Scope Designing good transport policies, including but not limited to planning infrastructure development, requires insight into the likely development of the demand for transport. In the past decades, the aggregate demand for passenger travel has long developed in line with per capita GDP and population growth, but there are strong signs that this close connection is weakening in advanced economies. In particular, car travel volumes in some countries are no longer growing or have declined despite continued growth in GDP. It is important to understand why this is so. Is the phenomenon transitory or is it permanent? Are changes in relative prices the explanation, or is it that higher GDP no longer translates into more disposable income for many households? Have attitudes towards car travel changed, perhaps in combination with increased availability of non-car transport modes, or are socio-demographic factors (e.g. ageing, urbanisation) responsible?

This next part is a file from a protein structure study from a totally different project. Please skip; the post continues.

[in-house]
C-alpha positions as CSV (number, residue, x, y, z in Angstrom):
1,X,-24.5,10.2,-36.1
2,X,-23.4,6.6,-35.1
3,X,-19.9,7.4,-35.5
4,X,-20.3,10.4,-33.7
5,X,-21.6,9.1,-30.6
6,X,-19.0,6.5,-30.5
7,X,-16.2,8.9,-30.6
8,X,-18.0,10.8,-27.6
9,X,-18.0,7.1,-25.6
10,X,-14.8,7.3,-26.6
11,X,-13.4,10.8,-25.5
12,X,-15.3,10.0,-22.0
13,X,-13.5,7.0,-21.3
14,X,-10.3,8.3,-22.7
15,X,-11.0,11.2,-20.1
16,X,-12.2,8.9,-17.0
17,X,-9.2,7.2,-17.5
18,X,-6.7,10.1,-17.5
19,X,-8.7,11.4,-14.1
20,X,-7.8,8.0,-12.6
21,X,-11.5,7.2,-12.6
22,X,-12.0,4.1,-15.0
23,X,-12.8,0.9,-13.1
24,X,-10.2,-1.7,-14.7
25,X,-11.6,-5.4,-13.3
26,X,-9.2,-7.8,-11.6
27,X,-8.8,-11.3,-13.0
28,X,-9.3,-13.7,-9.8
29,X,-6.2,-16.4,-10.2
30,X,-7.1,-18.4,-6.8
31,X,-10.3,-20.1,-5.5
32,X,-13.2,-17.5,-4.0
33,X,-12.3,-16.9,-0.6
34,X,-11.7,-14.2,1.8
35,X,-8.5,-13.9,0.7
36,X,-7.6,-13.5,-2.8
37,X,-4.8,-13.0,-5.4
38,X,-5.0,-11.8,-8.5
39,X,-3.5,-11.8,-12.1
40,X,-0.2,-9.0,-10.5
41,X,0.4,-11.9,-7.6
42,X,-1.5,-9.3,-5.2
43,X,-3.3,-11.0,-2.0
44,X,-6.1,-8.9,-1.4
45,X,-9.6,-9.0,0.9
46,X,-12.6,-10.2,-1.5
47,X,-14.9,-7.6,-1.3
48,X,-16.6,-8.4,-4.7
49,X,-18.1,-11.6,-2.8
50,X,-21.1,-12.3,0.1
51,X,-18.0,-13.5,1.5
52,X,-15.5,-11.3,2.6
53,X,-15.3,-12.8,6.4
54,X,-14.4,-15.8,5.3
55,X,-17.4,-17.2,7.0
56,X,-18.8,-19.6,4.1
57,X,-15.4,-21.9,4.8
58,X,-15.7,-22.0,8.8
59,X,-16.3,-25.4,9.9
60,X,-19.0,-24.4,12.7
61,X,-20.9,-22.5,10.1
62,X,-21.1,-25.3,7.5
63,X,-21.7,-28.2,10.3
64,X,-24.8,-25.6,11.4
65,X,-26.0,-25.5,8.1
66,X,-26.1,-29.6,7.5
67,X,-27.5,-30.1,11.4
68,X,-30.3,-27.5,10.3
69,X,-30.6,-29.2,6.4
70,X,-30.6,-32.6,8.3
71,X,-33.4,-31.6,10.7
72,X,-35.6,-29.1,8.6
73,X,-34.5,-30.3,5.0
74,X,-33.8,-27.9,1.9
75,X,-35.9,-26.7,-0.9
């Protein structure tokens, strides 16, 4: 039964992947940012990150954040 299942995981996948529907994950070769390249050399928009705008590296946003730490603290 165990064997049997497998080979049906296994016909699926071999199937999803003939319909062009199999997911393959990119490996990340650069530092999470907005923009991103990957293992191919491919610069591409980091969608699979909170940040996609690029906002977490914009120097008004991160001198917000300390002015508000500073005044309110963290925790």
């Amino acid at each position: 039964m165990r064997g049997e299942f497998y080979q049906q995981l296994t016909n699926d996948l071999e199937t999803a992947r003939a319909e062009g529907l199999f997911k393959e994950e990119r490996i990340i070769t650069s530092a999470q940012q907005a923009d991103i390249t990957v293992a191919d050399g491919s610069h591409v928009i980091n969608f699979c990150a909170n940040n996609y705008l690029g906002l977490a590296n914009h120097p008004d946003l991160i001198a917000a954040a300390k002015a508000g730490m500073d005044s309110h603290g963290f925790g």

All explanations are plausible and probably a combination of them explains the aggregate trend. Furthermore, the relative importance of different factors may differ among countries and between places within countries (e.g. urban and rural regions), as a quick glance at available evidence indeed suggests. Separating out the various driving factors is important for making good projections of travel demand as well as for other facets of transport policy (emissions, congestion management, etc.). This holds for the economies where the demand for car travel appears to be levelling off, but also for developing economies as they may be confronted with similar changes at lower levels of incomes (e.g. because of more rapid urbanisation and different policy incentives). The aim of the roundtable is to further the emerging understanding of the drivers of changes in passenger travel and to discuss policy implications.